To Read – Or Not to Read (Reviews, that is)

“How do you feel if someone sends you a critique of your work?”

everyone else, “I welcome it! I want my work to improve.”

me. “I hate it and avoid it at all costs.”

“How do you feel about negative reviews?”

everyone else, “I welcome it! I want my work to improve.”

me. “I hate it and avoid it at all costs.”

Here’s the thing, I don’t think I’m a good writer. OK – I probably shouldn’t be saying that on my blog post to my readers and author friends because you guys are nice and supportive and will tell me otherwise. But the thing is, I don’t really believe you. It’s not your fault – it’s totally me — and I’m fine with it. It’s just how I function. So, when I hear a negative review or someone sends me a critique – it stalls me. Big time. In my head I’m thinking “I knew it! I knew it! I knew I sucked. I shouldn’t write anymore.”

Why do I share this? Because I know I’m not alone in this and I share things with you guys. There’s no other reason, really. I write as therapy – and this is my therapy right now.

I need it.

A friend picked up one of my books recently and mentioned they’d post a review. I thanked them. I love when people post reviews (I love getting reviews on books – whether they’re good or bad – I just feel really weird reading them). I read ARC reviews and I read book blogger reviews because I feel it’s the least I can do, but honestly – each time I get an anxiety attack.

Then this person said they’d send me the review. I said “That’s ok, I don’t read reviews.”

Well, they didn’t send me their review (although they offered again) but they did go on… and on… about what they hated about my book.

I’m not really sure what this person said. Because as soon as I started reading/skimming what they said I felt like I was having a heart attack — really. This was 4 days ago and I’m still reeling from it. In fact, I’ve yet to write a single word on already seriously past due manuscripts. I just know that they started listing all the things they didn’t like. I remember things like “didn’t like your character, didn’t do anything for me” etc…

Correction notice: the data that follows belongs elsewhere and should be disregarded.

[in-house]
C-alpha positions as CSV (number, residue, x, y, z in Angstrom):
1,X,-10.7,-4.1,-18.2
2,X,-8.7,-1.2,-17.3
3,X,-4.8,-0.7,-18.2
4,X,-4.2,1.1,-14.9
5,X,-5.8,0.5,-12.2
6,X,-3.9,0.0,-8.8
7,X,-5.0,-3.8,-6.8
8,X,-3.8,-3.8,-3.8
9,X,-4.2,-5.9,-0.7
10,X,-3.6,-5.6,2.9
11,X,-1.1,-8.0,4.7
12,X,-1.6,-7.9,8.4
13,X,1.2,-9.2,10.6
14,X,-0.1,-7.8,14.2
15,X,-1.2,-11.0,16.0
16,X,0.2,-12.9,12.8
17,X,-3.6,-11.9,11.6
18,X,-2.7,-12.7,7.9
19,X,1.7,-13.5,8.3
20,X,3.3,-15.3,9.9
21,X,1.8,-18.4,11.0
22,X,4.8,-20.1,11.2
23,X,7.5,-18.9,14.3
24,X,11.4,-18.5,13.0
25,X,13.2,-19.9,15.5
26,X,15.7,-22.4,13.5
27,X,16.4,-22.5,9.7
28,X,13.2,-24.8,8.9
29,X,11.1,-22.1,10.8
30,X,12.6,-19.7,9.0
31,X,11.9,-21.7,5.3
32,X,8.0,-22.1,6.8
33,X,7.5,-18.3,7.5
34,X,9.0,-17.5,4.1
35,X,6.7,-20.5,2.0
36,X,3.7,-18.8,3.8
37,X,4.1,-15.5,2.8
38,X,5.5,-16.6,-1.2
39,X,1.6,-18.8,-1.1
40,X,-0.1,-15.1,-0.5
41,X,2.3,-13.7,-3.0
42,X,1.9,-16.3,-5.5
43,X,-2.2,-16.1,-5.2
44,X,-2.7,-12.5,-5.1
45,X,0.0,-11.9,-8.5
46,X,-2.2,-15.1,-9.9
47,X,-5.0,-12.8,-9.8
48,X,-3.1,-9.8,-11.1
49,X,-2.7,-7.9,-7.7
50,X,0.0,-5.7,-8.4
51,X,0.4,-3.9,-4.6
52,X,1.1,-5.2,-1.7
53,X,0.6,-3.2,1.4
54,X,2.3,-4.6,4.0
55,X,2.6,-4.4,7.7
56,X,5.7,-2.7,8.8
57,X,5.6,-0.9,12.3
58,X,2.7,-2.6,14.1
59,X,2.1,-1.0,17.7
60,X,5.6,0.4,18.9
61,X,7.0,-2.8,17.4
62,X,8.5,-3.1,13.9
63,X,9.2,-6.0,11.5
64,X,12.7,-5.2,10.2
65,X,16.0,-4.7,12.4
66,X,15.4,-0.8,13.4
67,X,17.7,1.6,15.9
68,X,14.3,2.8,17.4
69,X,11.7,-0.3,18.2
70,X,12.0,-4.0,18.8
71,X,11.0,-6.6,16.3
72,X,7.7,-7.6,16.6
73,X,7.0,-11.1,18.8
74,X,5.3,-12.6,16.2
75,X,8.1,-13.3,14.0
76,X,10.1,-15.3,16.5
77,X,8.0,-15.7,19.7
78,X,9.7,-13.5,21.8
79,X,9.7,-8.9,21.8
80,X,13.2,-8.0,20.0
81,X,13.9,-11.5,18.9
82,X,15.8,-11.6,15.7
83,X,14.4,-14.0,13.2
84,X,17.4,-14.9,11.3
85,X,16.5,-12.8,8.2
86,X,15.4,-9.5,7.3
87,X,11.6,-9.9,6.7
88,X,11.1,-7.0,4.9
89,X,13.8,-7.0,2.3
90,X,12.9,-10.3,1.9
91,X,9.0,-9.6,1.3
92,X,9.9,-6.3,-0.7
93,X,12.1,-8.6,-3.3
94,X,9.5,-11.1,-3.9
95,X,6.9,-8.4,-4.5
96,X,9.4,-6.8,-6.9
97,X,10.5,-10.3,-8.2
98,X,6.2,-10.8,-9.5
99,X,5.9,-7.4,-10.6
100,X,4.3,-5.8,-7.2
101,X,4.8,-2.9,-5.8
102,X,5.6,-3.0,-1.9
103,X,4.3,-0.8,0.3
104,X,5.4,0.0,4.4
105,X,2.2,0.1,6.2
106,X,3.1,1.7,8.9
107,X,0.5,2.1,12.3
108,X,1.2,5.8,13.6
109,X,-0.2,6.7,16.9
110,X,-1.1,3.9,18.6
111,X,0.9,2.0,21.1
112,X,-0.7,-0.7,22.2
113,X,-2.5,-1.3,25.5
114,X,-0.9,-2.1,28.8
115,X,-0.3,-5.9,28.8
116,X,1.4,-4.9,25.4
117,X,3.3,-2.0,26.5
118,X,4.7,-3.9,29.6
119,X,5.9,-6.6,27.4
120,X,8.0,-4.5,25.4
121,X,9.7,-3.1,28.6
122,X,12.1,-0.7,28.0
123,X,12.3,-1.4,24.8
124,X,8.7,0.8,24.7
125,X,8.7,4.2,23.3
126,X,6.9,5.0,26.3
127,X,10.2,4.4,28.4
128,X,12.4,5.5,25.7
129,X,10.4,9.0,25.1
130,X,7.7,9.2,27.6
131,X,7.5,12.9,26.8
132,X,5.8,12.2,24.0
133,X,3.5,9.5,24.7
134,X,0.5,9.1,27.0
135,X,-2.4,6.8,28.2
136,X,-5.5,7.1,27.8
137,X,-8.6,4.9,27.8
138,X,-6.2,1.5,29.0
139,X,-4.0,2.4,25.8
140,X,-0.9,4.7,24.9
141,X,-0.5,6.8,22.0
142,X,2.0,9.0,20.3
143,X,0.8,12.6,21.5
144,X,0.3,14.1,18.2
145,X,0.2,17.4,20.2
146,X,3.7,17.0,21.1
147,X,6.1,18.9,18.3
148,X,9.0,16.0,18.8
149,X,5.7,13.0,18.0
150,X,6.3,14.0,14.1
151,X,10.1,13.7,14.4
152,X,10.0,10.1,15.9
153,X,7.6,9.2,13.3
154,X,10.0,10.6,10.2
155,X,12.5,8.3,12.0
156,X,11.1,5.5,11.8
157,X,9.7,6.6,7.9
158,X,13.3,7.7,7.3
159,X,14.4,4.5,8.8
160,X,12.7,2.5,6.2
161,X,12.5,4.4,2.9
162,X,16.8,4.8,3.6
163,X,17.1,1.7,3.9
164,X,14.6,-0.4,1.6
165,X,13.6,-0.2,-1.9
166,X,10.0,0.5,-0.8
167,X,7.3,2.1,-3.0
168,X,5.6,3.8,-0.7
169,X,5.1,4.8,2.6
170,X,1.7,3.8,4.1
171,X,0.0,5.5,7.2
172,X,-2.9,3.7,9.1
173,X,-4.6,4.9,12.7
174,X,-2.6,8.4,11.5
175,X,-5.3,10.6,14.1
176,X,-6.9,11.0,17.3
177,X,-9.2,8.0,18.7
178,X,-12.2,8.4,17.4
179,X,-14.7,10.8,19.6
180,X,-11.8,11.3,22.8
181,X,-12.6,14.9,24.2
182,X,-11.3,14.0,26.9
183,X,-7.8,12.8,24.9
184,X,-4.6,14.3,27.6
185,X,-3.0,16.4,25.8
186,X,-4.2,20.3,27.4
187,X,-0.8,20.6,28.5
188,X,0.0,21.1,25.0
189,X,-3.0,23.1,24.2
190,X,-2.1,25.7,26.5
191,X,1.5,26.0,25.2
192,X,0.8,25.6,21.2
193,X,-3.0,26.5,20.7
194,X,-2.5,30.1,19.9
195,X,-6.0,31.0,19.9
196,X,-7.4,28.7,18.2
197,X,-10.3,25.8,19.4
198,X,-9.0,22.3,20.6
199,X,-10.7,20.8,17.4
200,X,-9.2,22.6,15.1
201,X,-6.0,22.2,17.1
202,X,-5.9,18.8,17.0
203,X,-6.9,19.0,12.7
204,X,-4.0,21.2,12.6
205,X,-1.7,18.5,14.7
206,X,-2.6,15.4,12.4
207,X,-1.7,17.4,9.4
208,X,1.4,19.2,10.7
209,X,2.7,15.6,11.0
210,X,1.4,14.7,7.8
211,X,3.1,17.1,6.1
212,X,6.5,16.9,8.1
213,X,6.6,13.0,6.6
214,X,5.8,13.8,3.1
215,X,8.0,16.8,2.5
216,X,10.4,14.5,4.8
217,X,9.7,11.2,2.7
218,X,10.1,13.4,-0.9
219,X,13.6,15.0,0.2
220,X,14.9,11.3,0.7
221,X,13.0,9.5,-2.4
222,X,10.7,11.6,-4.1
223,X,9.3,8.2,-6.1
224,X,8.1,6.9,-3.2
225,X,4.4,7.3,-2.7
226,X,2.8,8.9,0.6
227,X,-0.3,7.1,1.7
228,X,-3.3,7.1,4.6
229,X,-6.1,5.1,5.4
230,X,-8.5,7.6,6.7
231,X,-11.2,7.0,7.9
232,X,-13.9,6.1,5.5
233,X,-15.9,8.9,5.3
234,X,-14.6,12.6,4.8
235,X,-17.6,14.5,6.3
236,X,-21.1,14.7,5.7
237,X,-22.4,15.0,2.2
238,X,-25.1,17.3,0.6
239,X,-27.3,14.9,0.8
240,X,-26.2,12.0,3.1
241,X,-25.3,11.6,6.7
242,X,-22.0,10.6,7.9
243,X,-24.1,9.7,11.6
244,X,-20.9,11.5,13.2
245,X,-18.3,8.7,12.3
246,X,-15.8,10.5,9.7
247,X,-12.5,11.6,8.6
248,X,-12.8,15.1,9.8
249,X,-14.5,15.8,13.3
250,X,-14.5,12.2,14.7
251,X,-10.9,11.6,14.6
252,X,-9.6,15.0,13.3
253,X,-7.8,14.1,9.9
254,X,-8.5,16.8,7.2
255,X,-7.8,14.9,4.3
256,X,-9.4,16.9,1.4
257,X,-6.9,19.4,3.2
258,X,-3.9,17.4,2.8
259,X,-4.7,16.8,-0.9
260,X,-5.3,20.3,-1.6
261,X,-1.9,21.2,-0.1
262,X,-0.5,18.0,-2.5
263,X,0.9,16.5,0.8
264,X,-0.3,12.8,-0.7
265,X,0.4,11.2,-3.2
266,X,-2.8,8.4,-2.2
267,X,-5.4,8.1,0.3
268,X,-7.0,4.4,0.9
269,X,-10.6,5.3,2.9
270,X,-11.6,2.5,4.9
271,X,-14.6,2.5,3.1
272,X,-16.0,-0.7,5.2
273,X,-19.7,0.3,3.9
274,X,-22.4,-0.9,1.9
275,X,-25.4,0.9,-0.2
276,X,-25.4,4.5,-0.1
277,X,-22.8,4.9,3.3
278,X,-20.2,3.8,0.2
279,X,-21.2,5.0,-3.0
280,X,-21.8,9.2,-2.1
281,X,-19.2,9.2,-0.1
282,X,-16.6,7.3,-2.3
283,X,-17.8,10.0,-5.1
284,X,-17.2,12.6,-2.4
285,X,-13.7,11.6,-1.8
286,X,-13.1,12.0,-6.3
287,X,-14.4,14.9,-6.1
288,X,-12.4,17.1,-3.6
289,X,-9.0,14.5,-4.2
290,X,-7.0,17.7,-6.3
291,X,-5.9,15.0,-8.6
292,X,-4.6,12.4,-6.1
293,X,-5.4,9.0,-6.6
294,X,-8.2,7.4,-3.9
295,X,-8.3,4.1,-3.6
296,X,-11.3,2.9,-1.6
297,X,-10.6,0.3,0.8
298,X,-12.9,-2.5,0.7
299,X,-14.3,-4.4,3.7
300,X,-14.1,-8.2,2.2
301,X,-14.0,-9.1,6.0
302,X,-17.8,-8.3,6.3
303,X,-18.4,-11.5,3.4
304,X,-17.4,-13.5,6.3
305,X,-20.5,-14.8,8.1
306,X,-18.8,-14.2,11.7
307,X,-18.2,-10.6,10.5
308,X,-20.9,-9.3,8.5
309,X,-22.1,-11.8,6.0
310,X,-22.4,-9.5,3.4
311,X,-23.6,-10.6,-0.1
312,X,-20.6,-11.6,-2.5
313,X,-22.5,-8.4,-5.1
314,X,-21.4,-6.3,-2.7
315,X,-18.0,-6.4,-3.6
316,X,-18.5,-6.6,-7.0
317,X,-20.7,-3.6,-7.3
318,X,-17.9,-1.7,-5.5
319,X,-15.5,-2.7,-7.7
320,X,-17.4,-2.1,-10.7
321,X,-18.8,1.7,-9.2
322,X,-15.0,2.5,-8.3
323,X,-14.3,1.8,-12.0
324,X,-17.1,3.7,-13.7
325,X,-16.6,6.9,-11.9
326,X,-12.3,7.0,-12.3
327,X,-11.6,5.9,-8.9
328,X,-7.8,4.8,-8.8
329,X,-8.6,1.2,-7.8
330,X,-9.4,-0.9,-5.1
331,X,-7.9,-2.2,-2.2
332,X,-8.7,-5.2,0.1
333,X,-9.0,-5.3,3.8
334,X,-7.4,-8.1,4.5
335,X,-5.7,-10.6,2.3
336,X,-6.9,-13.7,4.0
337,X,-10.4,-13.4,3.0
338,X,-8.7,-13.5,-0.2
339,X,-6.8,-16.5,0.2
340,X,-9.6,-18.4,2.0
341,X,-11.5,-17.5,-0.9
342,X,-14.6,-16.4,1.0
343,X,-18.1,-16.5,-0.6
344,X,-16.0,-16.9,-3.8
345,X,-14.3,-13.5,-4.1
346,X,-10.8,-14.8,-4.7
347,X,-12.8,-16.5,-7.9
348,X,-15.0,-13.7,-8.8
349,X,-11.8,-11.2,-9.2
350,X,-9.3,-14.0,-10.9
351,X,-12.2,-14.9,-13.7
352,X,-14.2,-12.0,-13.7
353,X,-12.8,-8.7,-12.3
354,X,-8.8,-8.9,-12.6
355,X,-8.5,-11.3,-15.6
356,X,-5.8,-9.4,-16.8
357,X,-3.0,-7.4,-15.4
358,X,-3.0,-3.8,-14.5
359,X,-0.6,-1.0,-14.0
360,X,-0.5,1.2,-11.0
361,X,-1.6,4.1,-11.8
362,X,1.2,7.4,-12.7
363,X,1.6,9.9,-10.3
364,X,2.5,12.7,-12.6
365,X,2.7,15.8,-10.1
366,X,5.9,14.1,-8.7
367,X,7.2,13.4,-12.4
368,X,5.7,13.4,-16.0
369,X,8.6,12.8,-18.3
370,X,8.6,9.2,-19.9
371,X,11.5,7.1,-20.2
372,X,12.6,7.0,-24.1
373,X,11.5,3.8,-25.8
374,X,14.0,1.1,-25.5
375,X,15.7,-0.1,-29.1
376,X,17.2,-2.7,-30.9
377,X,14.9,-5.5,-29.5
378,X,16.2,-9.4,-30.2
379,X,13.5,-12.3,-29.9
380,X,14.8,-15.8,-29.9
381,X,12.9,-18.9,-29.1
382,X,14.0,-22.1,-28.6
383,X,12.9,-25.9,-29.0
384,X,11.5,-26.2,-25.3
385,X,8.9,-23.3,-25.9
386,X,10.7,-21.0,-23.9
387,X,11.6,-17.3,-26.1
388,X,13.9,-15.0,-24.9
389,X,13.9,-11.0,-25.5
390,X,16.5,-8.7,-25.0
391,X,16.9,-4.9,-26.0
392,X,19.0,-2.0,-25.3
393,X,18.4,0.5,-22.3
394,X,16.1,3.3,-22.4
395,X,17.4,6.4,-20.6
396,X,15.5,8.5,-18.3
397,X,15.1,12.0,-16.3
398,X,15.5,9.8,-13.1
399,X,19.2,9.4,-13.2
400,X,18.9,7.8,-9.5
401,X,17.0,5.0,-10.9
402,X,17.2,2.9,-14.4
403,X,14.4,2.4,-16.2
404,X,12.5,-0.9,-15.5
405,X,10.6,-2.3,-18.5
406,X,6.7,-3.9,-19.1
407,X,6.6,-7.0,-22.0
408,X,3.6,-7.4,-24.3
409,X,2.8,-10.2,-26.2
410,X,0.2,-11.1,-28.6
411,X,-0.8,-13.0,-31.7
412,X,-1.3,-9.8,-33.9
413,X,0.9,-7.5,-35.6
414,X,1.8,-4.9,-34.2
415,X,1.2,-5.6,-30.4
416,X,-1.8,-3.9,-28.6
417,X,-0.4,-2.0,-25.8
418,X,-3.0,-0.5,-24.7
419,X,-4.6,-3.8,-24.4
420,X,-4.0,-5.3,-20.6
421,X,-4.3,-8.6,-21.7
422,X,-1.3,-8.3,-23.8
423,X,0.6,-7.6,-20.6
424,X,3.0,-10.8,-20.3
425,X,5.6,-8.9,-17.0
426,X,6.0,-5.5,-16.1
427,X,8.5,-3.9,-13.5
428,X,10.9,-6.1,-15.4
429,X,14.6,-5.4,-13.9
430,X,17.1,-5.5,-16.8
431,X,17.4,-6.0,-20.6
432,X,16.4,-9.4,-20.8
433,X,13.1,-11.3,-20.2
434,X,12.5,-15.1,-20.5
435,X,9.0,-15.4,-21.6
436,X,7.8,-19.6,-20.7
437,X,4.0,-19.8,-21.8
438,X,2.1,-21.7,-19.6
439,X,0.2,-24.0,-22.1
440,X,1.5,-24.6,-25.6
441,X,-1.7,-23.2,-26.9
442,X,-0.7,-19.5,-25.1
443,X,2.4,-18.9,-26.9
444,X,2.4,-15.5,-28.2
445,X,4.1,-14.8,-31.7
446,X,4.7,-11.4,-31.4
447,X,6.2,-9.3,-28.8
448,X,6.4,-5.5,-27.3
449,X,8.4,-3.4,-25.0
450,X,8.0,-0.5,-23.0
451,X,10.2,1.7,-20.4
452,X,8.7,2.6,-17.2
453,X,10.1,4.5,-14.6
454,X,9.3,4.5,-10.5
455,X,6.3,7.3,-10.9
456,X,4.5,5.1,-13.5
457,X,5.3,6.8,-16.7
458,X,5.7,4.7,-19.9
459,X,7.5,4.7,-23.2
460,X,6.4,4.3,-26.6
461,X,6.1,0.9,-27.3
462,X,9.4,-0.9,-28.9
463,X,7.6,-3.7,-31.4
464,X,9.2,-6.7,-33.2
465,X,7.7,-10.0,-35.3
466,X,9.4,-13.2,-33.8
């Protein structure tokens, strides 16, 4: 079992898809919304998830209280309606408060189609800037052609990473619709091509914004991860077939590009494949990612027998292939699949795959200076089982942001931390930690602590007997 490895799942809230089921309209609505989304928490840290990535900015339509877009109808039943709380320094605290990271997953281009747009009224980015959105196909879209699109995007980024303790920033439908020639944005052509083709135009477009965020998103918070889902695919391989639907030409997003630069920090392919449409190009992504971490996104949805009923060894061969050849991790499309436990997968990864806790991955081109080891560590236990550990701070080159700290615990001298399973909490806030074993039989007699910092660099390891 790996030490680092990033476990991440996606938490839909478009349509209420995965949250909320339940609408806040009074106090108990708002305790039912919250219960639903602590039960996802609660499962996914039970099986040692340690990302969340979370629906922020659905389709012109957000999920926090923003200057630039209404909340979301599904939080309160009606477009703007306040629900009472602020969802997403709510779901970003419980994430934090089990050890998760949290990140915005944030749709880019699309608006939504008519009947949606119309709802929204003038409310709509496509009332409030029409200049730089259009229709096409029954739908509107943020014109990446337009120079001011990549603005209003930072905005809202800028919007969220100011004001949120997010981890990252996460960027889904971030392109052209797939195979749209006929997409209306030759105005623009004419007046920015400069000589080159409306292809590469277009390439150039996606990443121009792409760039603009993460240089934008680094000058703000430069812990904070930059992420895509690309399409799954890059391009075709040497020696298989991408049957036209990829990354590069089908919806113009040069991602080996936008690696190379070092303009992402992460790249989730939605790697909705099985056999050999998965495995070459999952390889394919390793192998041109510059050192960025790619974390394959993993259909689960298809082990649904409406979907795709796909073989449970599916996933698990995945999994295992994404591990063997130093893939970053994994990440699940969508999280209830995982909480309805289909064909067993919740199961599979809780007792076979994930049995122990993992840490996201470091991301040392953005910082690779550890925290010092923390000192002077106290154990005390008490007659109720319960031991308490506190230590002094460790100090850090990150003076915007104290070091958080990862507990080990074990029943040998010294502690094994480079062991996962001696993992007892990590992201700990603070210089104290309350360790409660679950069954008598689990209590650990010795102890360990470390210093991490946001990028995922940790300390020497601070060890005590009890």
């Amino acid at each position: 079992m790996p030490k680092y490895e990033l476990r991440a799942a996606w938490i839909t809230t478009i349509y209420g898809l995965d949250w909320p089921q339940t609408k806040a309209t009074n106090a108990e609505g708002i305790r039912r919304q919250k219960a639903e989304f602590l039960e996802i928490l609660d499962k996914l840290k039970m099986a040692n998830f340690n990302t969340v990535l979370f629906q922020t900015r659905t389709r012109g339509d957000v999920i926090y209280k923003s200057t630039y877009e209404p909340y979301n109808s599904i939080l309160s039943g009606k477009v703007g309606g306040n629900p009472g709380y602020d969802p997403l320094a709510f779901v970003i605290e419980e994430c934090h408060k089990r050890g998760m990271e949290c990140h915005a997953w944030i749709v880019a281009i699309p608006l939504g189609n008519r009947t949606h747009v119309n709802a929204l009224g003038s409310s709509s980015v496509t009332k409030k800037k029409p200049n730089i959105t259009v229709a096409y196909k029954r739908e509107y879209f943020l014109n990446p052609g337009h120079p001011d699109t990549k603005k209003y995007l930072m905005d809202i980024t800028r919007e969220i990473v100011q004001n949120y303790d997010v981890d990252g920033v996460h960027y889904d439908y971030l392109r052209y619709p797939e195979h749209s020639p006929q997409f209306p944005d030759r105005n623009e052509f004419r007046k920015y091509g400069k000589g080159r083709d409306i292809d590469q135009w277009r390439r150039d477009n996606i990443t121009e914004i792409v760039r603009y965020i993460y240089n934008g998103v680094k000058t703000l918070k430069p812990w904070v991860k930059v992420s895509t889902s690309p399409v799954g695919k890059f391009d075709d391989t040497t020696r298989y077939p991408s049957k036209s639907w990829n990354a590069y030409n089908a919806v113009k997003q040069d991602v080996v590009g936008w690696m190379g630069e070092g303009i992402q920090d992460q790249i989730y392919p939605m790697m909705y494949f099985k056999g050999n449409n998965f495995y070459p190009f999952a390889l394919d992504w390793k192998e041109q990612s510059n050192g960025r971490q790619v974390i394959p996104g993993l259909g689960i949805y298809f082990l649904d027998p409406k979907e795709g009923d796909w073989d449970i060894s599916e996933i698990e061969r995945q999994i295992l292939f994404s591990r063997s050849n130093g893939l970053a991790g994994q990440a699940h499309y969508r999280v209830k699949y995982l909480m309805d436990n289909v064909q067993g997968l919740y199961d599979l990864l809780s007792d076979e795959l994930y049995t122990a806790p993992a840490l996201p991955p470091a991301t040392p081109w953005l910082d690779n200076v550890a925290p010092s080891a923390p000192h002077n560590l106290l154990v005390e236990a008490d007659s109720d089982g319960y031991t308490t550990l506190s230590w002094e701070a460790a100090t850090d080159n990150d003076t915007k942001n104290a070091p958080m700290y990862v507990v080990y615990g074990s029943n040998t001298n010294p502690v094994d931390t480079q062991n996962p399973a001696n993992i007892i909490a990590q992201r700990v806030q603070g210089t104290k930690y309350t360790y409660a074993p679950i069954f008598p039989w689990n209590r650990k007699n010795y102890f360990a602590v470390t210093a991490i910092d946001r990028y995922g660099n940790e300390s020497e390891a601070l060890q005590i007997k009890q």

Yeah, it was awful. Here’s the thing. I’m already not a fan of this book this person read – but still. It’s my baby. They all are. They’re all my babies and I don’t care how ugly my baby is, it’s my baby.

I’ve seen people post in groups that they sent so and so a critique of a book that said person asked they read and this person flew off the handle, or blocked them, or had some sort of emotional reaction. Everyone comes to the rescue and says how unprofessional it is and so on.

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Then, here I am in the corner thinking – I don’t really blame them and know how they feel.

See, the book is in print. There’s not much we (as authors) can do. There’s nothing I can do. It’s different for someone who has an e-book and can quickly edit and throw it back up on Amazon. That’s not the case for me. Even if it wasn’t, I don’t want to hear negative things from others. The bottom line of why is I already know all the negative stuff. Because I’ve thought it myself, times 10.

So, if I don’t hear critiques, how do I improve? I read — a lot. I’m teaching myself and if you read my books from my first book to my most recent, you’ll see I’m improving – and part of the reason why is because I am so hard on myself. Besides that, I have editors and beta readers and writing buddies and a publisher and… yeah – I have professionals and experts telling me what they love and don’t love about my work. It’s a lot easier for me to handle this (and I welcome it) as I’m working on a project. But once THE END is up and the book goes to print, I’m done. I don’t want the critiques.

Also, I can see why author Jane doesn’t want their random friend messaging them on Facebook to hear all the typos and mistakes they’ve made. It’s one thing to brace yourself and head over to Amazon and Goodreads to read reviews – or to pick up the paper or click on the blog link. You have time to prepare and emotionally take a deep breath before reading that review with one eye closed.

But when you’re randomly messaging someone to say what you don’t like about their baby, you just don’t know where they are or what their situation is.

Did I add that this friend messaged me about my book minutes after I received pretty terrible news? Yeah – it was truly like pouring salt into a wound.

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So tread lightly my fellow readers. Us writers have hearts and some are more fragile than others.

Leave your reviews for the official sites and a little tip if you’re telling someone what you don’t like about their work. Email them and put in the subject line that review is attached. They may just hold onto that email for a time they’re prepared to read it. But please, if you’re a personal friend, don’t just throw them bad news. It sucks.

I’m still working on getting back to my writing – but I’m not quite there yet. I’ve felt like doing everything but writing since this message. But, I promise, I’ll get there.

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